The Relation Between Open Banking, Open Finance, Open Data and Government Body
When open banking was introduced, it aided the financial services industry in giving better services to people. Third-party access as a portal resource to banking data via APIs enabled customers to interact with various financial products while controlling their financial condition. With the rise of open technology, open finance has entered the fray, potentially leading to advancements in the financial market that connects business-financial institutions-and customers to gain better dataset and serve the best customer experience. However, what distinguishes open finance from open banking, and its relation to open data?
Open finance is built on the dataset sharing concept of open banking
Although the government is still in the early stages of figuring out how to properly regulate cryptocurrencies, the rise of open finance is already changing the world. With the ability to connect people across the globe in a way that has never been done before, we are finally slowly beginning to move beyond egocentric thinking into an era of global understanding and cooperation.
Since its initial conception in 2018, open banking has grown in popularity and helped create portal data through open access strategy. People have become accustomed to conducting transactions online and no longer rely solely on brick-and-mortar branch offices after the pandemic.
Customers can use open banking to open a wide range of financial products and services from regulated third-party providers. This new banking system enables more API developers and businesses to develop high-demand products, allowing them to compete with traditional banking services. Open finance, however, will allow them to open the consumer's overall financial transactions big data or dataset.
Where does open data access fit in?
And then there’s open data. Open data is an extensive collection of publicly accessible and reusable data used mainly in this digital era. This can include anything from government data to economic and even science trends. There are several open government data in Indonesia, such as data from the Badan Pusat Statistik (Statistics Indonesia). It is frequently used in both the commercial and nonprofit sectors.
Open finance extends open banking, while open data is the next step. Let’s say open banking is a conventional bank like Mandiri or BCA that adopts API technology, while open finance application like GoPay, so open data is some sort of big-box like Walmart; just like a big-box store, open data offers customers a more comprehensive range of product options.
A revolutionized way to re-engage your customers
Open banking adoption has been low, especially in Southeast Asia, where 70% of the region is still underbanked. That means only a small percentage of the population can access the banking system or any financial institution. Open data can stimulate user growth in this area because it's the key to convenience and providing better solutions through access to open data.
Open data provides a personalization system, so customers who still feel foreign to innovations like cashless payment can re-engage with their financial services. With open data, customers are back to being the centre of financial services and products web or tools.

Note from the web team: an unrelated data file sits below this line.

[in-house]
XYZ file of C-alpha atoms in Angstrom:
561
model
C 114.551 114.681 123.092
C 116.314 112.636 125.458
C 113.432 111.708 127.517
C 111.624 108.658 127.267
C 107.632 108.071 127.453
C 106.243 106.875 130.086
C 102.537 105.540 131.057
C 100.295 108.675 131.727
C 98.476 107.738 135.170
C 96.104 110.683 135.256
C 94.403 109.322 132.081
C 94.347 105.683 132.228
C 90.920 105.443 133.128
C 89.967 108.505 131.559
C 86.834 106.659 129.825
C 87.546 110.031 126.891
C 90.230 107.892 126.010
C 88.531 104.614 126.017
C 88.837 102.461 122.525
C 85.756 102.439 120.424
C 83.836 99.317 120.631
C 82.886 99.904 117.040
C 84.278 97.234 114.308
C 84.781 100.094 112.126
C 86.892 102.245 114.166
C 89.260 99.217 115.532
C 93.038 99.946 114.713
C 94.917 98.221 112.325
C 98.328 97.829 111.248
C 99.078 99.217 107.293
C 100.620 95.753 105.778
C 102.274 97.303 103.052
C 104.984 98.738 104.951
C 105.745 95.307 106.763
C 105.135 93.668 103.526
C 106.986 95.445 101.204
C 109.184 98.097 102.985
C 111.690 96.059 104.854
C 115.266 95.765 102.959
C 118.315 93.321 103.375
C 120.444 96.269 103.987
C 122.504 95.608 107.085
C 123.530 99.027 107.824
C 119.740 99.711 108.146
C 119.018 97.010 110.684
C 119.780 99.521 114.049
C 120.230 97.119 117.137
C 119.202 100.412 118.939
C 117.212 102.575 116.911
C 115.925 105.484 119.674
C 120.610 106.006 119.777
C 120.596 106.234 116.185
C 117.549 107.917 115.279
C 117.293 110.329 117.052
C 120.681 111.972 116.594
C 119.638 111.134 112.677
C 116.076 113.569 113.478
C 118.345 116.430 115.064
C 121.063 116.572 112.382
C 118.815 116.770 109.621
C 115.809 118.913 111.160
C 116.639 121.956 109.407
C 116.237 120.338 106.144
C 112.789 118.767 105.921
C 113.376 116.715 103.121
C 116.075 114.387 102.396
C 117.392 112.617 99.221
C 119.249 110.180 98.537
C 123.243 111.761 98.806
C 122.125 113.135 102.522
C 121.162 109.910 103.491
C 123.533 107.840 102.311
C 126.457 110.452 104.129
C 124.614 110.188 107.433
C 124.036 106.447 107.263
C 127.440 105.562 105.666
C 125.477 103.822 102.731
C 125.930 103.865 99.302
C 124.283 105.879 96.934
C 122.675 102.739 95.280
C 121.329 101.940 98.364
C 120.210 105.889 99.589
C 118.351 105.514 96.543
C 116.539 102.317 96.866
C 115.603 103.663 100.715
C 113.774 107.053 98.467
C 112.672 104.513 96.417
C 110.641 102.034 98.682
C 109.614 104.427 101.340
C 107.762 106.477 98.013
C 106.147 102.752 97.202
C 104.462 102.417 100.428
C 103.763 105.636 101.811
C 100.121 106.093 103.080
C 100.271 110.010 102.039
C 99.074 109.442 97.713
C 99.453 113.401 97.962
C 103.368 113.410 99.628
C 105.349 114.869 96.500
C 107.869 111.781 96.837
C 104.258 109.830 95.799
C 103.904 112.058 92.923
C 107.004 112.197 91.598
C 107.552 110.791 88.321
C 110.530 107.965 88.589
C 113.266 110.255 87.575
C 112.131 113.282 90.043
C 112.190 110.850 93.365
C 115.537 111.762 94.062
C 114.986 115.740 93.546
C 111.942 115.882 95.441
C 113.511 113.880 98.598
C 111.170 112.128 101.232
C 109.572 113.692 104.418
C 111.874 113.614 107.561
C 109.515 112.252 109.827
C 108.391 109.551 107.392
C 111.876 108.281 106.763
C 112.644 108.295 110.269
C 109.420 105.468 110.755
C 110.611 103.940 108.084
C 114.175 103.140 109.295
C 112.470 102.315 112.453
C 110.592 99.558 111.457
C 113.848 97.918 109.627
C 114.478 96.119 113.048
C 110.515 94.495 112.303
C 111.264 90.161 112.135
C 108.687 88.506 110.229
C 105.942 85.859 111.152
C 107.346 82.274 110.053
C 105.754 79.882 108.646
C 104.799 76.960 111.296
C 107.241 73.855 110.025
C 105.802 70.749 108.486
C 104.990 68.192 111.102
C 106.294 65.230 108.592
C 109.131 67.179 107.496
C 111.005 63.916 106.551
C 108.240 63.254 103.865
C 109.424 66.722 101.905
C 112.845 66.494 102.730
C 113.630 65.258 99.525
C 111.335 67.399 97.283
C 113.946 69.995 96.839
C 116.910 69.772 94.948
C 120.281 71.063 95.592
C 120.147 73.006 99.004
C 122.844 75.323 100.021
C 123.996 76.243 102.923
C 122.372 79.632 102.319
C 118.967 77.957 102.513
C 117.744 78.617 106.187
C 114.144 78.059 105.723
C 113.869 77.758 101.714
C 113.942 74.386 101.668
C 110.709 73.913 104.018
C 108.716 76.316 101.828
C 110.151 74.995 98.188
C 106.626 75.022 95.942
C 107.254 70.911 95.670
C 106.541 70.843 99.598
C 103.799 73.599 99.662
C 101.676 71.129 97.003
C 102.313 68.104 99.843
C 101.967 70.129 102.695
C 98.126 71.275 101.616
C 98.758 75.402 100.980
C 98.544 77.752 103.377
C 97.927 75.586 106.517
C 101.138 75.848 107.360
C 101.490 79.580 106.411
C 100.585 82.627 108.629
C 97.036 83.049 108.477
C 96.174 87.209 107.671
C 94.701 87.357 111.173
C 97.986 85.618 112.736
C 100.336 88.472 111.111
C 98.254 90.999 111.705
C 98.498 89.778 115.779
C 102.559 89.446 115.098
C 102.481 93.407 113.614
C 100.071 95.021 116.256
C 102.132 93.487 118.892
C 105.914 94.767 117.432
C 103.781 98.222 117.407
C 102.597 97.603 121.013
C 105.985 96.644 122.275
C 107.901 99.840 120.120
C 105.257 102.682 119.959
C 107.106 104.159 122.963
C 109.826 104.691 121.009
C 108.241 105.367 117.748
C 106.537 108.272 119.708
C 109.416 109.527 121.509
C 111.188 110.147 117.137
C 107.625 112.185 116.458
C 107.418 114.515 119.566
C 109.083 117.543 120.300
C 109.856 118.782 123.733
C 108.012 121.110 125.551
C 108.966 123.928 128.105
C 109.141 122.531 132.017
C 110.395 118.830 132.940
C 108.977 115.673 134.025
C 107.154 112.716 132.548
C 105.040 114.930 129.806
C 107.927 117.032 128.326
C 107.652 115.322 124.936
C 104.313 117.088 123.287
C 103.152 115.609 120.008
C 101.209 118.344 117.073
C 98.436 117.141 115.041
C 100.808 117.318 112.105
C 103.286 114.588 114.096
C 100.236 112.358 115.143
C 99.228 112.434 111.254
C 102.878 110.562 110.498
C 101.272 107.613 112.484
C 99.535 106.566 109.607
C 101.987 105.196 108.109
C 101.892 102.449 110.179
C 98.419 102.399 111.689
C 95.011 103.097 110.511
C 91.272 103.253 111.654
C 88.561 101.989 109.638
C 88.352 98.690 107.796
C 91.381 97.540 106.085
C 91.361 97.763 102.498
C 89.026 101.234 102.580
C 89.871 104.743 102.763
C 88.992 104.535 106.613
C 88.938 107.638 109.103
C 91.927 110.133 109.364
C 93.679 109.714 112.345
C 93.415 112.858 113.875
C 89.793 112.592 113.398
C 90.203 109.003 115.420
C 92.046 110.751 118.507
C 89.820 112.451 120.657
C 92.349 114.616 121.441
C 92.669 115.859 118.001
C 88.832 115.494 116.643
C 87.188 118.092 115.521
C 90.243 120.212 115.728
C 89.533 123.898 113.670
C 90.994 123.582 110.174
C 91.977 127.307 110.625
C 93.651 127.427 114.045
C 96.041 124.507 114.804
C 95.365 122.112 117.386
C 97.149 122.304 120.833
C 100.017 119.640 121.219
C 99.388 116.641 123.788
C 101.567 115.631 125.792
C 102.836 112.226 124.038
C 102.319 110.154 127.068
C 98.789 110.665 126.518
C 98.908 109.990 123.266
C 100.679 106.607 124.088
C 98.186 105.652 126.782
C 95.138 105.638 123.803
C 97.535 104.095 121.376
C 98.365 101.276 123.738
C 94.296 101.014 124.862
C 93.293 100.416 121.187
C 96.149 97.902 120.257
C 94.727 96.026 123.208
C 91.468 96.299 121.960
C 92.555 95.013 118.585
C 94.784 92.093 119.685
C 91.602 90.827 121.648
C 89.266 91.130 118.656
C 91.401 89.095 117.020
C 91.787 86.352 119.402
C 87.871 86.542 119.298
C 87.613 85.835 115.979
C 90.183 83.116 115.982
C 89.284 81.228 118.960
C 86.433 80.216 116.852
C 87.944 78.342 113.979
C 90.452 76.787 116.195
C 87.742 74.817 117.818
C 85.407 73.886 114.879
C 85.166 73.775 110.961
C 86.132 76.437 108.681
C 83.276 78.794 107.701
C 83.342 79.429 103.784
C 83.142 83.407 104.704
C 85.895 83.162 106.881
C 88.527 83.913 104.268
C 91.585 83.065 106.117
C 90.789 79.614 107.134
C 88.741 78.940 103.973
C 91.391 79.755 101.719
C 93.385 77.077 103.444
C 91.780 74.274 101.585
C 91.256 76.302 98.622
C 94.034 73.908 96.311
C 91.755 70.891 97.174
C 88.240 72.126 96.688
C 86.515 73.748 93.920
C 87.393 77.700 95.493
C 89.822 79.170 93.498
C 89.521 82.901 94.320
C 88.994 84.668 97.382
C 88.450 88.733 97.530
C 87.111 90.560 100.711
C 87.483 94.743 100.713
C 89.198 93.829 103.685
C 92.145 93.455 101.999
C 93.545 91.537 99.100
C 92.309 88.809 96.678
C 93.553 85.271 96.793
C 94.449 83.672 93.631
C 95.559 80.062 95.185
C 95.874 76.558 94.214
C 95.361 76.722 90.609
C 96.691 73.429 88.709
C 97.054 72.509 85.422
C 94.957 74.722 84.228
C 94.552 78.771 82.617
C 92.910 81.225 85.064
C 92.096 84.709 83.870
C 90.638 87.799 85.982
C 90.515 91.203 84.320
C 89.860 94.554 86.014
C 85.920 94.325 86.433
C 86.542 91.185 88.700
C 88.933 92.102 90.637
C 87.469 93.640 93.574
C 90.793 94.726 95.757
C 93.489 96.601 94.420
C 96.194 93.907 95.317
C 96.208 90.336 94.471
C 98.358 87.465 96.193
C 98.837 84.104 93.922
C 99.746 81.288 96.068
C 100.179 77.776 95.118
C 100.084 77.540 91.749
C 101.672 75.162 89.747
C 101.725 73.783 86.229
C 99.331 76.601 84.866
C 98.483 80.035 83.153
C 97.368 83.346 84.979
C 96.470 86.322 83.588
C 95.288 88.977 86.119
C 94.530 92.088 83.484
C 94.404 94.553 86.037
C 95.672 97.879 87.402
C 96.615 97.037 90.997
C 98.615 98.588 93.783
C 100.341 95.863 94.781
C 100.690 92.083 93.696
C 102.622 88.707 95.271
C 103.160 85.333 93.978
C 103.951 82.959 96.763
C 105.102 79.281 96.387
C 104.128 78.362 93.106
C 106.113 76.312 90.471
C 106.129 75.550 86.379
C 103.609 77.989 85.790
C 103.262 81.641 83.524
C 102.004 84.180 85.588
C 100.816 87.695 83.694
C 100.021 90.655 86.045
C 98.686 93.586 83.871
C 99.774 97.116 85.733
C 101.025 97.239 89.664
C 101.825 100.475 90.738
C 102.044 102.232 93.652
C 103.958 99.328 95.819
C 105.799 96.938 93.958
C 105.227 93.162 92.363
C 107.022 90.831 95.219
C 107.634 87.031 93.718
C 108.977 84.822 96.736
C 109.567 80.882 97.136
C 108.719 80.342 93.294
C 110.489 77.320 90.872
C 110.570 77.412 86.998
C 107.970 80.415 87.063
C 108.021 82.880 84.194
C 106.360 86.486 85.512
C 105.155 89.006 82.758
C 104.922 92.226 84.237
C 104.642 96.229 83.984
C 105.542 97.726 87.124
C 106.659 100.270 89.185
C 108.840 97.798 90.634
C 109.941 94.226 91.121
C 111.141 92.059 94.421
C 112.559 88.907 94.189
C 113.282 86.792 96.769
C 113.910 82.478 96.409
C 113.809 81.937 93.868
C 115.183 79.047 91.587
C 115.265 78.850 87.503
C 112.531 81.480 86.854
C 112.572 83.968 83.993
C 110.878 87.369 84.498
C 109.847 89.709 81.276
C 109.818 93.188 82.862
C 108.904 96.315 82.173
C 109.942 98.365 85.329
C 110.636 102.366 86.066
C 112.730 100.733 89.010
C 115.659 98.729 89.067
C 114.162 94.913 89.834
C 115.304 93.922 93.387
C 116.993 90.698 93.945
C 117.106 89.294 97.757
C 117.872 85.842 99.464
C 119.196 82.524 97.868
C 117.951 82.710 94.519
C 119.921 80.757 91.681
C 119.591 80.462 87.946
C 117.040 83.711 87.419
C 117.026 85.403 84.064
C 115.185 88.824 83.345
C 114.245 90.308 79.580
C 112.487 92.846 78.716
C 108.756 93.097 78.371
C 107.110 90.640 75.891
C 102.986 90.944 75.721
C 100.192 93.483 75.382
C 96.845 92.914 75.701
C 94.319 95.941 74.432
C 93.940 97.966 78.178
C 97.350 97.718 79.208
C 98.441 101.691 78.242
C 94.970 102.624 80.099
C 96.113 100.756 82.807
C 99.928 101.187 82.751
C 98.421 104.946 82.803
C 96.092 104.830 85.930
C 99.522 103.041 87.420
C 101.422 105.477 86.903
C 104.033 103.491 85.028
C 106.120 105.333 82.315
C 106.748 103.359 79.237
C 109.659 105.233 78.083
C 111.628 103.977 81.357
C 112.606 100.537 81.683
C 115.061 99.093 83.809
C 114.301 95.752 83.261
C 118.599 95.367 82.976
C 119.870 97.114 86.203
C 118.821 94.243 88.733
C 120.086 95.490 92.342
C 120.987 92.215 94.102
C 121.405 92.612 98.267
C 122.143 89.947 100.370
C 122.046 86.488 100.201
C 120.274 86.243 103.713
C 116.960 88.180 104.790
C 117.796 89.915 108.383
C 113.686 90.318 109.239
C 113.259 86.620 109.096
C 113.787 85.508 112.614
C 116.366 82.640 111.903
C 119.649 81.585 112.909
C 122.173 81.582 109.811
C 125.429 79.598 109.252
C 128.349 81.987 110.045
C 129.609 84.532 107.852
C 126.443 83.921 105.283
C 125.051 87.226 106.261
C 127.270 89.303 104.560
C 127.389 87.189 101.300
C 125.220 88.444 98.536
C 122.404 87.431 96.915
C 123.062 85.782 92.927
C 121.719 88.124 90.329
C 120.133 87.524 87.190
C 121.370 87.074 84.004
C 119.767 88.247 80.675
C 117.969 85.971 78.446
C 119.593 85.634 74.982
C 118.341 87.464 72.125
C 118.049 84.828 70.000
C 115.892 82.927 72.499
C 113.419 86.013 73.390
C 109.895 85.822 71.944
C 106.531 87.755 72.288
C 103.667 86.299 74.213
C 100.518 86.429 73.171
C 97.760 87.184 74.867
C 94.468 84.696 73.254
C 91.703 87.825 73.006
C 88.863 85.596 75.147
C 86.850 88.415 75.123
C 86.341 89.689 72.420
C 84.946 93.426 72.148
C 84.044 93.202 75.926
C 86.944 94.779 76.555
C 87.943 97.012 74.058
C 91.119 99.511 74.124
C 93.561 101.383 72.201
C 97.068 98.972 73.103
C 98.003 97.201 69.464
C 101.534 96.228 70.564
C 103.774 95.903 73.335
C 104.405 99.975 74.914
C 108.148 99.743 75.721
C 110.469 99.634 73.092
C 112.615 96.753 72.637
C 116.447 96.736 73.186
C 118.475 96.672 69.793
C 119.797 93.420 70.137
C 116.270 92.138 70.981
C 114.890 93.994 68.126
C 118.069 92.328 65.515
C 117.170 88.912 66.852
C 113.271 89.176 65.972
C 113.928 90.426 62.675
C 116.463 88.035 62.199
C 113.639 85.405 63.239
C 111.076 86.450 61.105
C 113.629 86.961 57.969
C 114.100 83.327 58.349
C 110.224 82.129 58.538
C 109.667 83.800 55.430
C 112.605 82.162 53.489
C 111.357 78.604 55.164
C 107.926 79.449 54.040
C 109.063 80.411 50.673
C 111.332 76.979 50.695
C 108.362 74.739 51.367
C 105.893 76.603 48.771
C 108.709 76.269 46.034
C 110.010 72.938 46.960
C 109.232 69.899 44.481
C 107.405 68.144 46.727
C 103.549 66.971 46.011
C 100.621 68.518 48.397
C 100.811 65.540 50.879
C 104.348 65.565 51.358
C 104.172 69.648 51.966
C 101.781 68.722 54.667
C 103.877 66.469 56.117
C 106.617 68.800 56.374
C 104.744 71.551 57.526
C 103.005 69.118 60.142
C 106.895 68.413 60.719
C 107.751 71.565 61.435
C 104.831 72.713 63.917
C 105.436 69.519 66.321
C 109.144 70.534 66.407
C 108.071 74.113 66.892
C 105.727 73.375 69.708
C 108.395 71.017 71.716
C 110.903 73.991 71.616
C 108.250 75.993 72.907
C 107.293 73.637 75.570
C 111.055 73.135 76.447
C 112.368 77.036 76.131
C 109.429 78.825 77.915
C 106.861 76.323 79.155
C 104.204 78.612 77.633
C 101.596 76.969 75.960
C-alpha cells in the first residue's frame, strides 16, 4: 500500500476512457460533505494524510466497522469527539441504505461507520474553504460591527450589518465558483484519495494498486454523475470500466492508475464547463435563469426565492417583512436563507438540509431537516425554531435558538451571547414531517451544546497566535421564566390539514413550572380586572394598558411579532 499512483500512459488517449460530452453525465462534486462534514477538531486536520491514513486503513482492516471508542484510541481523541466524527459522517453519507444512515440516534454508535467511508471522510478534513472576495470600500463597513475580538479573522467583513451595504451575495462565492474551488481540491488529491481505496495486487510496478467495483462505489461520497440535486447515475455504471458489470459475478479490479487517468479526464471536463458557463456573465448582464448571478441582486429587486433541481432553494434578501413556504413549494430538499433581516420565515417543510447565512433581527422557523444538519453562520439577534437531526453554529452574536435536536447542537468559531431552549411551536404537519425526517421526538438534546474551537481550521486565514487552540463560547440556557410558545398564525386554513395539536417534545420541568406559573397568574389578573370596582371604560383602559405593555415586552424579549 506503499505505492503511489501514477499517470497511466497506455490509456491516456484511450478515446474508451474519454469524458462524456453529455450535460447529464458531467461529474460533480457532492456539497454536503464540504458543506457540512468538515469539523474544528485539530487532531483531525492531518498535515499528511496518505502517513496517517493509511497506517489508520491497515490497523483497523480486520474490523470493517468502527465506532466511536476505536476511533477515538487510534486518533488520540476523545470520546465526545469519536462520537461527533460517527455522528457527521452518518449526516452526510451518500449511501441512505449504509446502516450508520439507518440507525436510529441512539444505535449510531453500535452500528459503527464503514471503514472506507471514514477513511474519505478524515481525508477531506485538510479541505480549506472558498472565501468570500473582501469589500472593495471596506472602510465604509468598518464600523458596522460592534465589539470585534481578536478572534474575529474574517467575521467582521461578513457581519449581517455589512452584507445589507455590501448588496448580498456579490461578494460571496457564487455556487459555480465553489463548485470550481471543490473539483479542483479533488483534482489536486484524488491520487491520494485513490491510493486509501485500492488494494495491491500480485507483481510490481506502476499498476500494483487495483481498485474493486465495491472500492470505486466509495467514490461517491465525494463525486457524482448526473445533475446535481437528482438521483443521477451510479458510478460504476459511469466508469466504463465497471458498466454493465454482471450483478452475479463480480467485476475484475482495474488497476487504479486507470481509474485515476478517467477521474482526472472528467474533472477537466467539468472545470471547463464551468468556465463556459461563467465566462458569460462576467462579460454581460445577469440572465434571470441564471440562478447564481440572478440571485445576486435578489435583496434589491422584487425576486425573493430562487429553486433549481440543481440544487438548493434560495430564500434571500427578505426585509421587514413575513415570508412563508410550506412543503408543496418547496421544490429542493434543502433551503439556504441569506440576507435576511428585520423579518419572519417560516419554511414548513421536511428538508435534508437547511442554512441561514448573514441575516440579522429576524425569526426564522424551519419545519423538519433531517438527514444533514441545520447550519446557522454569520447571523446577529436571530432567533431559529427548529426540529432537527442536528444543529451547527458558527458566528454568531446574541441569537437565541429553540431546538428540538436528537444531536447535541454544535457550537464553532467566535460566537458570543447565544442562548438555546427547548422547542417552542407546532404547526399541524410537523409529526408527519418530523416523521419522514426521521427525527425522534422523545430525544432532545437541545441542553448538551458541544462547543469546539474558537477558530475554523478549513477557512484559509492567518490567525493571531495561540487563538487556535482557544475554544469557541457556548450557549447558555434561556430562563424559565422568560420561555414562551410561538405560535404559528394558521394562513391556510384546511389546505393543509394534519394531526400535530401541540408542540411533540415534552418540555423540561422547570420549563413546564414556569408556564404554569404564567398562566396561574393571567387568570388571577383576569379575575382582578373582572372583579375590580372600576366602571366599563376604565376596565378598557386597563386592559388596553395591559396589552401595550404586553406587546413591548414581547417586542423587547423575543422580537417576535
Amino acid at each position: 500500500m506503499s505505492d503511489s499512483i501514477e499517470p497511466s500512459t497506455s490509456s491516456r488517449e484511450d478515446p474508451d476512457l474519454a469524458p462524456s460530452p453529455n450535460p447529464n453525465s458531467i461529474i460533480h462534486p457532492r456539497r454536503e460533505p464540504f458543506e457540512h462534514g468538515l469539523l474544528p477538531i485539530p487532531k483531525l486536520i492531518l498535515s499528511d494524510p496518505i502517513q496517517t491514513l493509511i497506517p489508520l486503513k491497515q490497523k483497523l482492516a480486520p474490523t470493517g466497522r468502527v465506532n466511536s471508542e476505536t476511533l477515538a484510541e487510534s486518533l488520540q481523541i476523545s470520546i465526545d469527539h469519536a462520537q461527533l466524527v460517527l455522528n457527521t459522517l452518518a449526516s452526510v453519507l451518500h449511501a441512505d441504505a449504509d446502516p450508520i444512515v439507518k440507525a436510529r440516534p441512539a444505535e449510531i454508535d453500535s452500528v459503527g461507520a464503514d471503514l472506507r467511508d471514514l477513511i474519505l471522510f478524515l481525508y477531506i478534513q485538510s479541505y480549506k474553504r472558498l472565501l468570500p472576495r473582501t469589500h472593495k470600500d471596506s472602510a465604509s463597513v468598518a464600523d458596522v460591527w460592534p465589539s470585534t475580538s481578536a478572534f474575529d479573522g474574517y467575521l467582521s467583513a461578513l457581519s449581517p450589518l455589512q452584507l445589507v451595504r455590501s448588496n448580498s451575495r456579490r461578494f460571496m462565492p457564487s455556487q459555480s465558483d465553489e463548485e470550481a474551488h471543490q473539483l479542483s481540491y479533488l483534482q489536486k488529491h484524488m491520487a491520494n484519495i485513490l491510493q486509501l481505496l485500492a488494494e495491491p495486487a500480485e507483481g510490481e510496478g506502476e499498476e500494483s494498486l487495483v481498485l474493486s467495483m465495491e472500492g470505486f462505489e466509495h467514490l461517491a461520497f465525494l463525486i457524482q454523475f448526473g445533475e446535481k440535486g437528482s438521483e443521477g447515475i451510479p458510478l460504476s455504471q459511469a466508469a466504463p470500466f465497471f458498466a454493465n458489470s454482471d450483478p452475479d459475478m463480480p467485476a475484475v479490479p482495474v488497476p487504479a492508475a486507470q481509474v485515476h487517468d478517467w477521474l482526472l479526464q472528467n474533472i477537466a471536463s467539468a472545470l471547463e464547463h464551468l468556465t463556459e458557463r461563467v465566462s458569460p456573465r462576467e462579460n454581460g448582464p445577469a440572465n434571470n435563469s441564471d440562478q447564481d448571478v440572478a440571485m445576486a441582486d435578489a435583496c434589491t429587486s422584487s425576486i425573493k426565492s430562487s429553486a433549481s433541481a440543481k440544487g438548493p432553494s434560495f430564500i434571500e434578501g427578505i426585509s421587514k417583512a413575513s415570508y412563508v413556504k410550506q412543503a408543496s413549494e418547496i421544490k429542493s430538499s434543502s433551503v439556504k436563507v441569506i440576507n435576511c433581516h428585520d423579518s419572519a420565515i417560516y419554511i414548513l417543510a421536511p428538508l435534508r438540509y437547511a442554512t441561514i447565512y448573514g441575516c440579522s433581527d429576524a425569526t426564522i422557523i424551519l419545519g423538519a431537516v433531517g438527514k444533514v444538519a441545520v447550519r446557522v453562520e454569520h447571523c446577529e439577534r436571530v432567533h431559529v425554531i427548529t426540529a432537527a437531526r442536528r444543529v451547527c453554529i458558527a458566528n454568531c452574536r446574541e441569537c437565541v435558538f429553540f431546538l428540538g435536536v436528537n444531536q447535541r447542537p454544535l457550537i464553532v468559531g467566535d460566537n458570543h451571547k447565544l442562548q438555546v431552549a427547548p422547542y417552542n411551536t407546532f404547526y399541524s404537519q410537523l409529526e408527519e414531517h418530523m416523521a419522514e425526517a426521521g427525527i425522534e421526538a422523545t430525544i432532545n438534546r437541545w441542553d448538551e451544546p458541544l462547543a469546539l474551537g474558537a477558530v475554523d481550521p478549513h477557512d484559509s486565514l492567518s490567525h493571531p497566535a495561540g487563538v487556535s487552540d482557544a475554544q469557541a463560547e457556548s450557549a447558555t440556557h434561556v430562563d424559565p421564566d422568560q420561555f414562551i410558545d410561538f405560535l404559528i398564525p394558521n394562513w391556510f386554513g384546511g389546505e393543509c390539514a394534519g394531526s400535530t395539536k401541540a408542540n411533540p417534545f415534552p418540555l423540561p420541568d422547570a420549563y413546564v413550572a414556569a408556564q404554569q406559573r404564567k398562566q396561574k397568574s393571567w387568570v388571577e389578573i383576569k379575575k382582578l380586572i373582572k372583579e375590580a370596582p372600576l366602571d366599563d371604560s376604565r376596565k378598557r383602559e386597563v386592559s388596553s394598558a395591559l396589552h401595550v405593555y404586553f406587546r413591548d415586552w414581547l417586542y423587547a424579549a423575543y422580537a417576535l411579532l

We now have the technologies that anyone can access, to permit worldwide availability and distributed processes of financial data, broadening collaboration and accelerating financial maturity of the society.
However, open access of data and resources is challenging
Although open finance has a bright future, it also confronts several problems, including:
- Not widely known by the general public
As mentioned earlier, in Southeast Asia, only a small percentage has access to the banking system. In Indonesia, according to the Financial Services Authority (OJK) who conducted the third National Financial Literacy Survey in 2019, the financial literacy index reached only 38.03%. That means the general public are still foreign to the innovation of the banking system nowadays, which can be frustrating to convince people to adopt the new system. It is still in the development process for the government to distribute better open system for global data exchange.
- Data security
Data security is the most significant problem for open banking and open finance, especially here in Indonesia where data breach issues are still high. According to Cyber Security and Passwords for Finance, Trade and Tourism, National Cyber and Crypto Agency (BSSN), the data theft occurred mostly in the financial sector. In 2021 alone, the financial sector is quite a significant target for attacks; 20% are attacks on servers, then 10% are ransomware.
- There is still no clear legal framework
Since open finance is still considered new and foreign, the legal framework for this is still not set in stone. In Indonesia, the government has just regulated it in the Banking Law and in policies on insurance, capital markets, and taxes. The government is still working on a draft law (RUU) regarding data confidentiality.
How about data-commons? A data commons is a platform or application that brings together data, data infrastructure, and applications for managing, analyzing, and sharing data. This allows a community of users to access and use data more easily over both short and long periods of time.
It is hoped that the data confidentiality bill will bring fresh air to the financial services sector and the public. Furthermore, in welcoming open banking, data confidentiality is a must so that the public won’t hesitate to participate in the success of this vision.
As the biggest open finance platform in Southeast Asia, Ayoconnect helps product developers launch the financial features that customers need quickly and efficiently to establish an open data ecosystem in the future.